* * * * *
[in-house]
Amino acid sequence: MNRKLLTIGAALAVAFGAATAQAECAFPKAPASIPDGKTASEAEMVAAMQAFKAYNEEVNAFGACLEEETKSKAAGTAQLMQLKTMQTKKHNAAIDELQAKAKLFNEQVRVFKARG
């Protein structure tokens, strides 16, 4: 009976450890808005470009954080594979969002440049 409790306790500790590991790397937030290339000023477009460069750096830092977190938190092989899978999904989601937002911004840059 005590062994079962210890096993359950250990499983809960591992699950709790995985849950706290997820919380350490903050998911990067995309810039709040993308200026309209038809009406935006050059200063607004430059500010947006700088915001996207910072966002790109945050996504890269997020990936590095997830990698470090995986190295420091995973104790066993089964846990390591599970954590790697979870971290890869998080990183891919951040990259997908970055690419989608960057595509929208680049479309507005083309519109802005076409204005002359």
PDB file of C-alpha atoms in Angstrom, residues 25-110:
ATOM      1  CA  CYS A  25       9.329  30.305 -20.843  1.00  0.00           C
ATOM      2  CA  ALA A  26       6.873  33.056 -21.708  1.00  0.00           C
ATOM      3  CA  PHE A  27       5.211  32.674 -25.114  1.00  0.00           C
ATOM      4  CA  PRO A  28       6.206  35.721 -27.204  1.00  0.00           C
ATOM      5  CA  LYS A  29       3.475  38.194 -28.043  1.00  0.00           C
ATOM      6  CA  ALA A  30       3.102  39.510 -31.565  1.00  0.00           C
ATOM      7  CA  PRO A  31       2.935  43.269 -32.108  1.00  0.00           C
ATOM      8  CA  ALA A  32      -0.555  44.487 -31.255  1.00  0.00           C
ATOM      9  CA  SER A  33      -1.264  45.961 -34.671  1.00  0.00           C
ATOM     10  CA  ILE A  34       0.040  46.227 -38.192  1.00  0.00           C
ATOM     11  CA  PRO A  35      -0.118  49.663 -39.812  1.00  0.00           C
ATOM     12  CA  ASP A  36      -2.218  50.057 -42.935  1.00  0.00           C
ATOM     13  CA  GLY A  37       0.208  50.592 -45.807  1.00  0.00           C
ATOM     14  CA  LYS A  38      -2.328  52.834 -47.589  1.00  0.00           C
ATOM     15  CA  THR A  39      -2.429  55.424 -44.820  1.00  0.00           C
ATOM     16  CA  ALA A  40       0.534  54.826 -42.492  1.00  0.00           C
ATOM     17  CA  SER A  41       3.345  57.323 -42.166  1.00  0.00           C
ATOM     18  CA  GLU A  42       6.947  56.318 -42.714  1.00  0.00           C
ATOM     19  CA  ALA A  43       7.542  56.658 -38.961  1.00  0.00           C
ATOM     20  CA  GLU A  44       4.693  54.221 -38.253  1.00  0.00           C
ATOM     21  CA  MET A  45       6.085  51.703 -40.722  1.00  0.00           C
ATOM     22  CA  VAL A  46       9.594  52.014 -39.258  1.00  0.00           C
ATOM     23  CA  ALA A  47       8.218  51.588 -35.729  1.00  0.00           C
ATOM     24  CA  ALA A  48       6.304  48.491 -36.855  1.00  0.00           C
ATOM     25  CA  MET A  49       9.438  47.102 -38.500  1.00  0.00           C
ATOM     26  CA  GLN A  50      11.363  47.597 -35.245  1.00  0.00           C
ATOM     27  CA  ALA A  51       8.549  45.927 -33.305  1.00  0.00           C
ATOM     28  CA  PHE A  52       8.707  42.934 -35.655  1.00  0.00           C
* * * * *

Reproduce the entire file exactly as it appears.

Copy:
[in-house]
Amino acid sequence: MNRKLLTIGAALAVAFGAATAQAECAFPKAPASIPDGKTASEAEMVAAMQAFKAYNEEVNAFGACLEEETKSKAAGTAQLMQLKTMQTKKHNAAIDELQAKAKLFNEQVRVFKARG
């Protein structure tokens, strides 16, 4: 009976450890808005470009954080594979969002440049 409790306790500790590991790397937030290339000023477009460069750096830092977190938190092989899978999904989601937002911004840059 005590062994079962210890096993359950250990499983809960591992699950709790995985849950706290997820919380350490903050998911990067995309810039709040993308200026309209038809009406935006050059200063607004430059500010947006700088915001996207910072966002790109945050996504890269997020990936590095997830990698470090995986190295420091995973104790066993089964846990390591599970954590790697979870971290890869998080990183891919951040990259997908970055690419989608960057595509929208680049479309507005083309519109802005076409204005002359």
PDB file of C-alpha atoms in Angstrom, residues 25-110:
ATOM      1  CA  CYS A  25       9.329  30.305 -20.843  1.00  0.00           C
ATOM      2  CA  ALA A  26       6.873  33.056 -21.708  1.00  0.00           C
ATOM      3  CA  PHE A  27       5.211  32.674 -25.114  1.00  0.00           C
ATOM      4  CA  PRO A  28       6.206  35.721 -27.204  1.00  0.00           C
ATOM      5  CA  LYS A  29       3.475  38.194 -28.043  1.00  0.00           C
ATOM      6  CA  ALA A  30       3.102  39.510 -31.565  1.00  0.00           C
ATOM      7  CA  PRO A  31       2.935  43.269 -32.108  1.00  0.00           C
ATOM      8  CA  ALA A  32      -0.555  44.487 -31.255  1.00  0.00           C
ATOM      9  CA  SER A  33      -1.264  45.961 -34.671  1.00  0.00           C
ATOM     10  CA  ILE A  34       0.040  46.227 -38.192  1.00  0.00           C
ATOM     11  CA  PRO A  35      -0.118  49.663 -39.812  1.00  0.00           C
ATOM     12  CA  ASP A  36      -2.218  50.057 -42.935  1.00  0.00           C
ATOM     13  CA  GLY A  37       0.208  50.592 -45.807  1.00  0.00           C
ATOM     14  CA  LYS A  38      -2.328  52.834 -47.589  1.00  0.00           C
ATOM     15  CA  THR A  39      -2.429  55.424 -44.820  1.00  0.00           C
ATOM     16  CA  ALA A  40       0.534  54.826 -42.492  1.00  0.00           C
ATOM     17  CA  SER A  41       3.345  57.323 -42.166  1.00  0.00           C
ATOM     18  CA  GLU A  42       6.947  56.318 -42.714  1.00  0.00           C
ATOM     19  CA  ALA A  43       7.542  56.658 -38.961  1.00  0.00           C
ATOM     20  CA  GLU A  44       4.693  54.221 -38.253  1.00  0.00           C
ATOM     21  CA  MET A  45       6.085  51.703 -40.722  1.00  0.00           C
ATOM     22  CA  VAL A  46       9.594  52.014 -39.258  1.00  0.00           C
ATOM     23  CA  ALA A  47       8.218  51.588 -35.729  1.00  0.00           C
ATOM     24  CA  ALA A  48       6.304  48.491 -36.855  1.00  0.00           C
ATOM     25  CA  MET A  49       9.438  47.102 -38.500  1.00  0.00           C
ATOM     26  CA  GLN A  50      11.363  47.597 -35.245  1.00  0.00           C
ATOM     27  CA  ALA A  51       8.549  45.927 -33.305  1.00  0.00           C
ATOM     28  CA  PHE A  52       8.707  42.934 -35.655  1.00  0.00           C